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Rivet Runnin Hot in Arkansas

Quote:
Originally Posted by TomW
Sounds like the overtemp sensor mounted on the compressor shut down your party. I think you're running low on freon.

The compressor's load will vary with respect to the outside temperature. If the day, in itself, is somewhat comfortable, the compressor does not have a hard time keeping your Airstream's interior cooled to your liking. But if the day is a bit on the hot side, the compressor will not be cooled by the return of "not real hot" freon.

I think you need freon. The problem is that very few people will service RV air conditioners. Unless you're lucky to find someone like Johnny, you may have to replace your AC.

Tom
Thanks Russell and Tom,

That’s about what I thought. I want it gone, I want it gone, but it’s also time to pay the car insurance. On hot sunny days, the interior is the same temp as outside. I want to replace it with a 15,000 btu Carrier heat pump, but finances dictate otherwise, at least for the short run. My brother and I could service the unit, he even has a bottle of Freon in reserve, but I really don’t want to go to the trouble of adding taps to the lines. I just don’t think it’s big enough for my Airstream.

Vaughan
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Old 07-04-2007, 06:13 PM   #5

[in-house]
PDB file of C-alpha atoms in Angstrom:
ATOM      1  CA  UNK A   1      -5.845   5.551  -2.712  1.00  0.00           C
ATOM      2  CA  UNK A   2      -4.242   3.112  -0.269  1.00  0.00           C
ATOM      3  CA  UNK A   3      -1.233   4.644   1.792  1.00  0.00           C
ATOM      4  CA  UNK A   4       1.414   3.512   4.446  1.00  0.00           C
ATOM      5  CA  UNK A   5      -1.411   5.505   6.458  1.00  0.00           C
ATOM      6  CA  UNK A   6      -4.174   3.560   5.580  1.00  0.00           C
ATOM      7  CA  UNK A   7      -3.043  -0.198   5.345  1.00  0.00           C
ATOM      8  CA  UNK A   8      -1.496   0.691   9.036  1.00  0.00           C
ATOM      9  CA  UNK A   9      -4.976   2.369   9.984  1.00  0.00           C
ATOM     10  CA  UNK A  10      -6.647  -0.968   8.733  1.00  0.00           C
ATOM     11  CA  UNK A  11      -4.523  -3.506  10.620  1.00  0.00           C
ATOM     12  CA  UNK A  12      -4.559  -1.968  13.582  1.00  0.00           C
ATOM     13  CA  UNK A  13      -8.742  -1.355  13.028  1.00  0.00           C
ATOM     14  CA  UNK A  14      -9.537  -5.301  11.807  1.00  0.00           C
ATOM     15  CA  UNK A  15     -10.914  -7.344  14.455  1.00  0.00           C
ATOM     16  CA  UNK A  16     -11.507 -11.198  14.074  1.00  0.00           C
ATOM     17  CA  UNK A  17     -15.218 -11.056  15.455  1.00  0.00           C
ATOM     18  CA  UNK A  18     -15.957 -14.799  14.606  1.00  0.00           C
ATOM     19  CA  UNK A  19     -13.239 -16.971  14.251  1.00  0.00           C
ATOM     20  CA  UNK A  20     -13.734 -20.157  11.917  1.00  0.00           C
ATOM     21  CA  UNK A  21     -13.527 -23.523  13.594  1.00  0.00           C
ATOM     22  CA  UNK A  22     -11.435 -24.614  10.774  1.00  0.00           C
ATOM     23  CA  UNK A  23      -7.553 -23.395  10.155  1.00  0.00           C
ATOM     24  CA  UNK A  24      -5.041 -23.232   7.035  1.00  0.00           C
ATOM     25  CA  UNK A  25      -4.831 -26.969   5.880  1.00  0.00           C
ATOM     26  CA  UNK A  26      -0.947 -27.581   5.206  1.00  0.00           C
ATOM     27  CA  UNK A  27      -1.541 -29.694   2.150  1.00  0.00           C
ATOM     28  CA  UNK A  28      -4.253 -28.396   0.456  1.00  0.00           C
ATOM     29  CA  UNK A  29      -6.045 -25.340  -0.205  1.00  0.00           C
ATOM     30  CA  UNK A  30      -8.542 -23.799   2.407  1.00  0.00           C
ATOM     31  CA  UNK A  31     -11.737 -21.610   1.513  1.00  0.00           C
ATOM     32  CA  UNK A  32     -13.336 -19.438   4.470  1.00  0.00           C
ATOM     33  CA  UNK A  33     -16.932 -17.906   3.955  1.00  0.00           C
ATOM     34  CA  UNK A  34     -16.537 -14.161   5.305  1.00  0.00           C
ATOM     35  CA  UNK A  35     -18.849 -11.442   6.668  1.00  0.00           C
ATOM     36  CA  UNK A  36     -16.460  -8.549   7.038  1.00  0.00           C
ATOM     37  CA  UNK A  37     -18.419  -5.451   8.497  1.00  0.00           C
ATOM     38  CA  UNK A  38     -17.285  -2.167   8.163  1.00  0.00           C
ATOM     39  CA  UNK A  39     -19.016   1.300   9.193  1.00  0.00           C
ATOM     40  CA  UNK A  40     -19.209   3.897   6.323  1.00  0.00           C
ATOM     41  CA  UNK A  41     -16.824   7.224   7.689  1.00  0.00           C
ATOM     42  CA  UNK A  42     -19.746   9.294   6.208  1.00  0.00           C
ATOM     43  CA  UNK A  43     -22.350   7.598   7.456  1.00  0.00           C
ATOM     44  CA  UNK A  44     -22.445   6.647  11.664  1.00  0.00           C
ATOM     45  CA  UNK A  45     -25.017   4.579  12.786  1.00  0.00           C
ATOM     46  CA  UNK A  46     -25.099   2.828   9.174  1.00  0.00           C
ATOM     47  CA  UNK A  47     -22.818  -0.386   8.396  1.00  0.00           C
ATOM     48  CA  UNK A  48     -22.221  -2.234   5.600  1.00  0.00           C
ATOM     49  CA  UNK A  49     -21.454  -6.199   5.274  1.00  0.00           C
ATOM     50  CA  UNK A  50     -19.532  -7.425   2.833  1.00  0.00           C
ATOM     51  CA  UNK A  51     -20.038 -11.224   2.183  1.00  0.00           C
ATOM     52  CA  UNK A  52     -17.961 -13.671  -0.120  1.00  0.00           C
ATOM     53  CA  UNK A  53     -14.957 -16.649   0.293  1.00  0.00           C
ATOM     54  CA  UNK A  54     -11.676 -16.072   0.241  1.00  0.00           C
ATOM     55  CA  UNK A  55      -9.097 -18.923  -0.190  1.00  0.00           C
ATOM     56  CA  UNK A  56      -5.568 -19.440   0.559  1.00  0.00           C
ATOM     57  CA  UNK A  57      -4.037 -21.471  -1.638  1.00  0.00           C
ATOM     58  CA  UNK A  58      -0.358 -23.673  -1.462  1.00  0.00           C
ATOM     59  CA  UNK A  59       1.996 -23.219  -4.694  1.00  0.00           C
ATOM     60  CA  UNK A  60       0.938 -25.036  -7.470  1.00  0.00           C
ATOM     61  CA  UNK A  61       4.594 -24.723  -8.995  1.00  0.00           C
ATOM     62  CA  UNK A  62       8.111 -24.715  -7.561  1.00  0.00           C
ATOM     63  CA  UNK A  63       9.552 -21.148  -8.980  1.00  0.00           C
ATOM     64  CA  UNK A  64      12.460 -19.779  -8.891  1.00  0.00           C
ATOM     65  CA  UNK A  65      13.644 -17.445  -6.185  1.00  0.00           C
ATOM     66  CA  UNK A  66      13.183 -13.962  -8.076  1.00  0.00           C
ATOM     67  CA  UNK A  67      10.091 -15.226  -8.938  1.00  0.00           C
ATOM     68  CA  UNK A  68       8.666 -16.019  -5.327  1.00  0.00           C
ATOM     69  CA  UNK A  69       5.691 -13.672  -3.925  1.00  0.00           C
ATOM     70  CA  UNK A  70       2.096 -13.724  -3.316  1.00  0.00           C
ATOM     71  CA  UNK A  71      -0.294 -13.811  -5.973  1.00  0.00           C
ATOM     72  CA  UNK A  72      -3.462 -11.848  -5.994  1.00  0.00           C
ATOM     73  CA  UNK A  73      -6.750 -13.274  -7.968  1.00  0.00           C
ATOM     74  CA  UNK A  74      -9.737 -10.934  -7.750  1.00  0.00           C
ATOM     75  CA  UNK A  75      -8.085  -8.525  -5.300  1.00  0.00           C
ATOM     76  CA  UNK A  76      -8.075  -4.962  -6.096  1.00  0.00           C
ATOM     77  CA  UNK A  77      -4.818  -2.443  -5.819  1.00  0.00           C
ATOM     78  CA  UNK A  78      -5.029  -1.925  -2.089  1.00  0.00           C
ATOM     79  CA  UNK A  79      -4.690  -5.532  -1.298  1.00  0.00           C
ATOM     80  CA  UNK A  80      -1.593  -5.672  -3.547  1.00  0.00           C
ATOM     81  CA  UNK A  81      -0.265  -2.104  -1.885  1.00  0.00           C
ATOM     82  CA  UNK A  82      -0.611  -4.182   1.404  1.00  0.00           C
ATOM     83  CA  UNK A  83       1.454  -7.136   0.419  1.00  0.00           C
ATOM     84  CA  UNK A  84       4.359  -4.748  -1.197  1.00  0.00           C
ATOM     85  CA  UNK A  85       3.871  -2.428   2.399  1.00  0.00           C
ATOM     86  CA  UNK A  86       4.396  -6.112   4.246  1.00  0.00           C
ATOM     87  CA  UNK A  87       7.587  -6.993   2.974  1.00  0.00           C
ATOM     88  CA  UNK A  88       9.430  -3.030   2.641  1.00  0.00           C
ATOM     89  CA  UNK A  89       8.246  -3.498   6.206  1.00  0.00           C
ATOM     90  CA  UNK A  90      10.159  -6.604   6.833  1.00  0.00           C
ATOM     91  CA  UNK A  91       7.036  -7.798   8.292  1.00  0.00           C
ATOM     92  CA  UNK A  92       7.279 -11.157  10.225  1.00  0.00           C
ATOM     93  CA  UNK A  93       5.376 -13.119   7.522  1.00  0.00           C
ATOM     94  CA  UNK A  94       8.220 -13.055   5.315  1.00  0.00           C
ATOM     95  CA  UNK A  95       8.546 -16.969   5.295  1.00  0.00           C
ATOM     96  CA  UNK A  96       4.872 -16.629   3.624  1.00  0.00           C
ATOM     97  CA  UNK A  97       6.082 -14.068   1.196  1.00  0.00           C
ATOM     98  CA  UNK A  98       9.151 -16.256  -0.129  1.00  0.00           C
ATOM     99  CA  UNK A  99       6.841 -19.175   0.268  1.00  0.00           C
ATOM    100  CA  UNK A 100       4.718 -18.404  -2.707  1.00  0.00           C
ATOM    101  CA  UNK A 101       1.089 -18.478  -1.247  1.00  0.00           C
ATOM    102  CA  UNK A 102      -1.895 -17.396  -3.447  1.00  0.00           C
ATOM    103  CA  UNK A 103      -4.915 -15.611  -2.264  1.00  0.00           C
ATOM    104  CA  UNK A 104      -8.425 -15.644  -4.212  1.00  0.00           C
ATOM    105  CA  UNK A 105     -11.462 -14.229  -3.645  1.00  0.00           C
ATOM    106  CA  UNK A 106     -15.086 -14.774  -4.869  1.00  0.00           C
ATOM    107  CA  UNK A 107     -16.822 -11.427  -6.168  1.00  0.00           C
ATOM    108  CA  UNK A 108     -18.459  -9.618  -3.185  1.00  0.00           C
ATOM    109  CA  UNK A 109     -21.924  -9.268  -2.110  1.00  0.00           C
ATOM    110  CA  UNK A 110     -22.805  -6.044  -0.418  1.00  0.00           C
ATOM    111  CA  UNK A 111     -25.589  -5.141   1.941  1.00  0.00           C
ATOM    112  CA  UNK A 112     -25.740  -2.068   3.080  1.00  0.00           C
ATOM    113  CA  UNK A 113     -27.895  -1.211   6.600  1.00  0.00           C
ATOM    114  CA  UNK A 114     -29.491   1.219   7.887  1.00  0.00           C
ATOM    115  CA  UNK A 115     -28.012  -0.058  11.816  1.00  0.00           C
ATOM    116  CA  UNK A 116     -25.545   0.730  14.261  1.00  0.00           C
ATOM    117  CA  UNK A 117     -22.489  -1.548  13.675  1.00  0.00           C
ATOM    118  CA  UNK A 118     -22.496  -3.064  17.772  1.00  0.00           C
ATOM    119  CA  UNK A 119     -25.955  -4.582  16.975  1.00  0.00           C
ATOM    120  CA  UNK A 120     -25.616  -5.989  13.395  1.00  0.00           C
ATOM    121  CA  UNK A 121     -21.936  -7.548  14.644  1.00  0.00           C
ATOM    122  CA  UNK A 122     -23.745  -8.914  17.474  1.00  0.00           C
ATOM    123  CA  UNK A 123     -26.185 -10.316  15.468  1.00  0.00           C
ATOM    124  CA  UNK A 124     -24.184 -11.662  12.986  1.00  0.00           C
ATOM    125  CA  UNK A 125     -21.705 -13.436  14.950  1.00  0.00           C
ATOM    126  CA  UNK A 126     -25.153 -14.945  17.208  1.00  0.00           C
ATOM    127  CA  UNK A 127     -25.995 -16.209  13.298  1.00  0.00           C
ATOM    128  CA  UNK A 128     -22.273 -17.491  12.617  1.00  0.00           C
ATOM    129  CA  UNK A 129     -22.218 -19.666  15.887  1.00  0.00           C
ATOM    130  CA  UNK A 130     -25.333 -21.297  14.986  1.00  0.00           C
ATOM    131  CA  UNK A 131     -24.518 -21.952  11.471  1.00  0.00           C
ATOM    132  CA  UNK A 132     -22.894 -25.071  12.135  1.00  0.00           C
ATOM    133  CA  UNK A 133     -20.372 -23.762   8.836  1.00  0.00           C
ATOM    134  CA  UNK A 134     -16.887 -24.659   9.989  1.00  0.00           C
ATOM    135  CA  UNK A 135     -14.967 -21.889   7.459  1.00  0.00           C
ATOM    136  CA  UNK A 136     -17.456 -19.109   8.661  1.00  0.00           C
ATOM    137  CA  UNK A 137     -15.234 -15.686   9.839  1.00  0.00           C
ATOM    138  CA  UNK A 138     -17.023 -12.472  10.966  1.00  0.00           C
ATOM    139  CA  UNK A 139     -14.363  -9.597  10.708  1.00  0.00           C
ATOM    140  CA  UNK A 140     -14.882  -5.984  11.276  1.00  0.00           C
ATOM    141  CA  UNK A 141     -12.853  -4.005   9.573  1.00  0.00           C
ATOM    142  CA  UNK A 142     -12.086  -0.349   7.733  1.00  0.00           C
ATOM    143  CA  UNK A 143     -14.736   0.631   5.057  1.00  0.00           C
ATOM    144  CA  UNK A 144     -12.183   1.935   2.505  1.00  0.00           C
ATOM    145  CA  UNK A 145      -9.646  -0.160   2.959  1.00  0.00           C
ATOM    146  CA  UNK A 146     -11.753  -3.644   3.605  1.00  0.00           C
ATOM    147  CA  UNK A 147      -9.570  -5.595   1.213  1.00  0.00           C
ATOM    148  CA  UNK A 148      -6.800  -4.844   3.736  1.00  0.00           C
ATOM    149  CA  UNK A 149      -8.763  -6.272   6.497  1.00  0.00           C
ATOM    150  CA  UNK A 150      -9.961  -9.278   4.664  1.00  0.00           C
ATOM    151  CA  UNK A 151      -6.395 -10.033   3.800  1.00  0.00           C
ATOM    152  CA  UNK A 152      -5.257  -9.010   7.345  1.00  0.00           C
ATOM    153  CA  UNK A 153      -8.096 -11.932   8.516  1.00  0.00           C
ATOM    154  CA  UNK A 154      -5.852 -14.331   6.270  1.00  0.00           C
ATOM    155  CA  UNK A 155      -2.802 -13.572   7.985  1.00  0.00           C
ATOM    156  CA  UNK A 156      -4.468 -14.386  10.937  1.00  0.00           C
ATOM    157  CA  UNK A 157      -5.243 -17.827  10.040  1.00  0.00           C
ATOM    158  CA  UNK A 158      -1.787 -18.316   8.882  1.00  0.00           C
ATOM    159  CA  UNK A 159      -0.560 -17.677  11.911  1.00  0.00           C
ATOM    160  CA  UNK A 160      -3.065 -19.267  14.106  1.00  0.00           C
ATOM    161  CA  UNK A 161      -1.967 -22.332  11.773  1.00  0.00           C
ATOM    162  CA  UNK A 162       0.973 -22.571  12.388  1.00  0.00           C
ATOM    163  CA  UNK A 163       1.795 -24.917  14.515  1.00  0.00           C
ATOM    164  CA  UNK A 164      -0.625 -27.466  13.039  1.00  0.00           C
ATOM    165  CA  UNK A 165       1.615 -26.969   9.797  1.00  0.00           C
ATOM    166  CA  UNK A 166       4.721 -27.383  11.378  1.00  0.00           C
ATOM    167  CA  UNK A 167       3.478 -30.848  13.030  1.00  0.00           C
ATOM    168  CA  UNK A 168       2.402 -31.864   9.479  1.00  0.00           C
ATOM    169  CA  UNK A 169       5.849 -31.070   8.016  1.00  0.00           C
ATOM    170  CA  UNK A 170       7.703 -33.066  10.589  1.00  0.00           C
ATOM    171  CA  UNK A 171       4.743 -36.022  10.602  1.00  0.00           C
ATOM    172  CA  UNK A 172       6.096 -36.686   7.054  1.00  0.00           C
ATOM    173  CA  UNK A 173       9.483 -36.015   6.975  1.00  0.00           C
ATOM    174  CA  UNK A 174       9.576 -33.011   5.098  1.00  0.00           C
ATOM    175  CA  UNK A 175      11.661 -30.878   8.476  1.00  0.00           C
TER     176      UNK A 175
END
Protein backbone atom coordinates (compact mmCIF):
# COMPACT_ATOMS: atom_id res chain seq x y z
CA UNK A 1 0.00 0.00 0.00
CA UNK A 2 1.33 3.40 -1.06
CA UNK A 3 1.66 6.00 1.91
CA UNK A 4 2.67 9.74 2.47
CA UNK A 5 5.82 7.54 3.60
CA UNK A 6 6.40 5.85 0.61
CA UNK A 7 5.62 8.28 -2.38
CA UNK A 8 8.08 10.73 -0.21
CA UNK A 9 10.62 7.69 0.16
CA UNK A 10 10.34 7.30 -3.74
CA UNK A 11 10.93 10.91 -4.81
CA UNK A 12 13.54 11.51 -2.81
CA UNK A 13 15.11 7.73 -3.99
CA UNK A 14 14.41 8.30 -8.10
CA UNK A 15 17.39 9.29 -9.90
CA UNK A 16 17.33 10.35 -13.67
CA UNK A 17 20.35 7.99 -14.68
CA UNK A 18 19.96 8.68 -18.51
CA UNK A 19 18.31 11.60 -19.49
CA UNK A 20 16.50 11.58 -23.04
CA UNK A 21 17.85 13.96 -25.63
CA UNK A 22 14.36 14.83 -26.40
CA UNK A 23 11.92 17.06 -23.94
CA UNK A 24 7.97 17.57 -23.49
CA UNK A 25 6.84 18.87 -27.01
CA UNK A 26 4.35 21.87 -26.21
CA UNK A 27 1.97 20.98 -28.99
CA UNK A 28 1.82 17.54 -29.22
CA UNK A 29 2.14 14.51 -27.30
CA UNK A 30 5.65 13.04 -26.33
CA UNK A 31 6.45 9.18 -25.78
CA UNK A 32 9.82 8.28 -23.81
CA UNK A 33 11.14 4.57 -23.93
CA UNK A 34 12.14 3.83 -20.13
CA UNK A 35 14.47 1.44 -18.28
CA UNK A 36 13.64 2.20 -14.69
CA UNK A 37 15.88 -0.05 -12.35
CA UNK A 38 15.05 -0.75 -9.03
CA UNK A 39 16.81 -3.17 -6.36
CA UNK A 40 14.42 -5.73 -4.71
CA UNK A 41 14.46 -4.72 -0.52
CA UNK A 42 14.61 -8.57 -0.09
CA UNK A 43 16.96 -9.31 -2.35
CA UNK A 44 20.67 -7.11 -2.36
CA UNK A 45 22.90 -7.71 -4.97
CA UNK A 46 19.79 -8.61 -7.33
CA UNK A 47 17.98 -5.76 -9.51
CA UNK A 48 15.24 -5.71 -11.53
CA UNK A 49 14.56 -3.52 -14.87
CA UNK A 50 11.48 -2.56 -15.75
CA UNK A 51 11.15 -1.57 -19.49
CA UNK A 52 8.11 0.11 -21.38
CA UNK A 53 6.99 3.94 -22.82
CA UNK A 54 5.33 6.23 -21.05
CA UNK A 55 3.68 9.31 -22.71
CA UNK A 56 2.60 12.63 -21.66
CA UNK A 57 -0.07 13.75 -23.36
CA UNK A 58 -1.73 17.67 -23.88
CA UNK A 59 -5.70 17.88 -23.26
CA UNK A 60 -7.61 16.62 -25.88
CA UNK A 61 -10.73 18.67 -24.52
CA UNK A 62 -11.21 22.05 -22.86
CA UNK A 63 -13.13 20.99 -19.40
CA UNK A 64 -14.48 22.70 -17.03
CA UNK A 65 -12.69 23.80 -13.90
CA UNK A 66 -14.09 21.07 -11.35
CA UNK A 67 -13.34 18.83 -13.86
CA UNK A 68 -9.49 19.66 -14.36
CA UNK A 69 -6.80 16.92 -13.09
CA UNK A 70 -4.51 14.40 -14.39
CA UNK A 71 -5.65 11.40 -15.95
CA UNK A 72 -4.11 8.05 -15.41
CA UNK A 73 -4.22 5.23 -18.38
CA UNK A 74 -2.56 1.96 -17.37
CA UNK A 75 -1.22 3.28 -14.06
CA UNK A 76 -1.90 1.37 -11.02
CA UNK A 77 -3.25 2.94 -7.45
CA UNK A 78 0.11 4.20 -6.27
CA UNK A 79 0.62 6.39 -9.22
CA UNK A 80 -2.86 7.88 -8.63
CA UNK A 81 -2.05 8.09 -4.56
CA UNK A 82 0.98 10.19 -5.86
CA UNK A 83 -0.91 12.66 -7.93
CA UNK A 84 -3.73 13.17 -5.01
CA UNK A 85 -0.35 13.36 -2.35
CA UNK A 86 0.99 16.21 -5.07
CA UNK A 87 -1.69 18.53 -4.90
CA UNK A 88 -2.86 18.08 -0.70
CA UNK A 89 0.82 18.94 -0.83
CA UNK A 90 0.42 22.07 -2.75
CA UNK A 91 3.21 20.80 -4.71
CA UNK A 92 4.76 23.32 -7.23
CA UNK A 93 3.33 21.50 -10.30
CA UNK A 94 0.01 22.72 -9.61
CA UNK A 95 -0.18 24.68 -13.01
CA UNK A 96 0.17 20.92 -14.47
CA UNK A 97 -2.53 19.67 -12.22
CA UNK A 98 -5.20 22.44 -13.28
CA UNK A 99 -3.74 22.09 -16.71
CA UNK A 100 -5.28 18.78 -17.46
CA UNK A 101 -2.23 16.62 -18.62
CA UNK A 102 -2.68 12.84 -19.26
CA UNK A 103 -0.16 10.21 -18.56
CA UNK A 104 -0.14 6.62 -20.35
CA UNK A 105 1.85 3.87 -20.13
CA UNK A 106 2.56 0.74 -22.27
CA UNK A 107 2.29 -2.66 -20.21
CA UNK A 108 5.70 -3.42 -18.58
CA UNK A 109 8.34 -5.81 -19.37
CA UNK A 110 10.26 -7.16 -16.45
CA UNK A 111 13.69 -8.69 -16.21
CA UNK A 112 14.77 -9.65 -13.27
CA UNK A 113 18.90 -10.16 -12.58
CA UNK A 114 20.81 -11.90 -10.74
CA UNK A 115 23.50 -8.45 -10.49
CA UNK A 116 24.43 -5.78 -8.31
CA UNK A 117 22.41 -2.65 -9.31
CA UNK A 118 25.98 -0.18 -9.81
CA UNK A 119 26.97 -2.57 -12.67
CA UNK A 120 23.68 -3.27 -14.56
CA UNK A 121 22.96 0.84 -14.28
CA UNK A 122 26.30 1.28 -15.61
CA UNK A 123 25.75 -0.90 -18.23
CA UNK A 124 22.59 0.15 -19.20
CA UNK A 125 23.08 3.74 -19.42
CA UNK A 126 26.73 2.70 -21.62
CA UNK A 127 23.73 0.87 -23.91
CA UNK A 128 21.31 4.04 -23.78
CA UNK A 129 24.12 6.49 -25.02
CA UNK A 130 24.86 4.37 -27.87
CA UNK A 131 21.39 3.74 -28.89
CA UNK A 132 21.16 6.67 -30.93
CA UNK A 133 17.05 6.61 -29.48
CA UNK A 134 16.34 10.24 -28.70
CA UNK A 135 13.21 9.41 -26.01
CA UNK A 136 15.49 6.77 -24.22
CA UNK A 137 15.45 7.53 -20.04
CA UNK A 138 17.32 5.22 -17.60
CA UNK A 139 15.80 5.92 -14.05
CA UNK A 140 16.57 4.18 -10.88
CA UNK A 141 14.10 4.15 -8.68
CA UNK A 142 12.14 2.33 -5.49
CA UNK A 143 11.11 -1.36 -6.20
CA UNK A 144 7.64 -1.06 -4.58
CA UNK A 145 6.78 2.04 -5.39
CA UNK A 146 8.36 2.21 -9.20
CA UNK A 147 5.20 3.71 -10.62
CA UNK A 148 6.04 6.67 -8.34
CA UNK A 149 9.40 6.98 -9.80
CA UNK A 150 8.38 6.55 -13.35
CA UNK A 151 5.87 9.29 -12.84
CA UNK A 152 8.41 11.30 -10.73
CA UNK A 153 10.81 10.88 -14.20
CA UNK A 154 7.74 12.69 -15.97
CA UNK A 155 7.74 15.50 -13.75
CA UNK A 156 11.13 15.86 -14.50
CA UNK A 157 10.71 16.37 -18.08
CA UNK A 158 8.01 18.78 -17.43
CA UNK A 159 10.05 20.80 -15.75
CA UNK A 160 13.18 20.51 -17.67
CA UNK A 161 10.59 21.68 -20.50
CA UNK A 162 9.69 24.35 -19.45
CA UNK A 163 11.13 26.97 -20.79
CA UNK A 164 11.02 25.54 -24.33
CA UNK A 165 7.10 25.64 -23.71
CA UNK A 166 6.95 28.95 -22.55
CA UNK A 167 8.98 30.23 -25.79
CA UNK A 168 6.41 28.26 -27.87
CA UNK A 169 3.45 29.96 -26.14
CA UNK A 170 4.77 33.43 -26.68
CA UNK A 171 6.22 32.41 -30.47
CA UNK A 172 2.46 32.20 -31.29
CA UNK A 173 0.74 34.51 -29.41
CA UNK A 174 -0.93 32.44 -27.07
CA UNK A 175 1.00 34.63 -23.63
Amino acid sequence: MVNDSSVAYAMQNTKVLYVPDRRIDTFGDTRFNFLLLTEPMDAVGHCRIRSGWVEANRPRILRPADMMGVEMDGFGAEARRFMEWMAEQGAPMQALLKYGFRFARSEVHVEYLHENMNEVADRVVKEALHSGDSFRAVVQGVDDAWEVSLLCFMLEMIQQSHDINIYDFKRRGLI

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Quote:
Originally Posted by vswingfield
I want to replace it with a 15,000 btu Carrier heat pump, but finances dictate otherwise,
Vaughan
A similar sized non-heat pump Carrier is several hundred dollars cheaper.
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Old 07-04-2007, 07:02 PM   #6
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Vaughan,

I have an old Coleman also that does some similar things. Lucky to find a guy in a nearby small town that has worked on them for years. He advised that before I bring it in (and spend money on it) we should take the cover off and clean everything throughly. Said even a few leaves in the wrong spot can cause enough of a hot spot to shut the unit down. His next thought (as mentioned above) was - low on freon.
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Old 07-05-2007, 06:33 PM   #7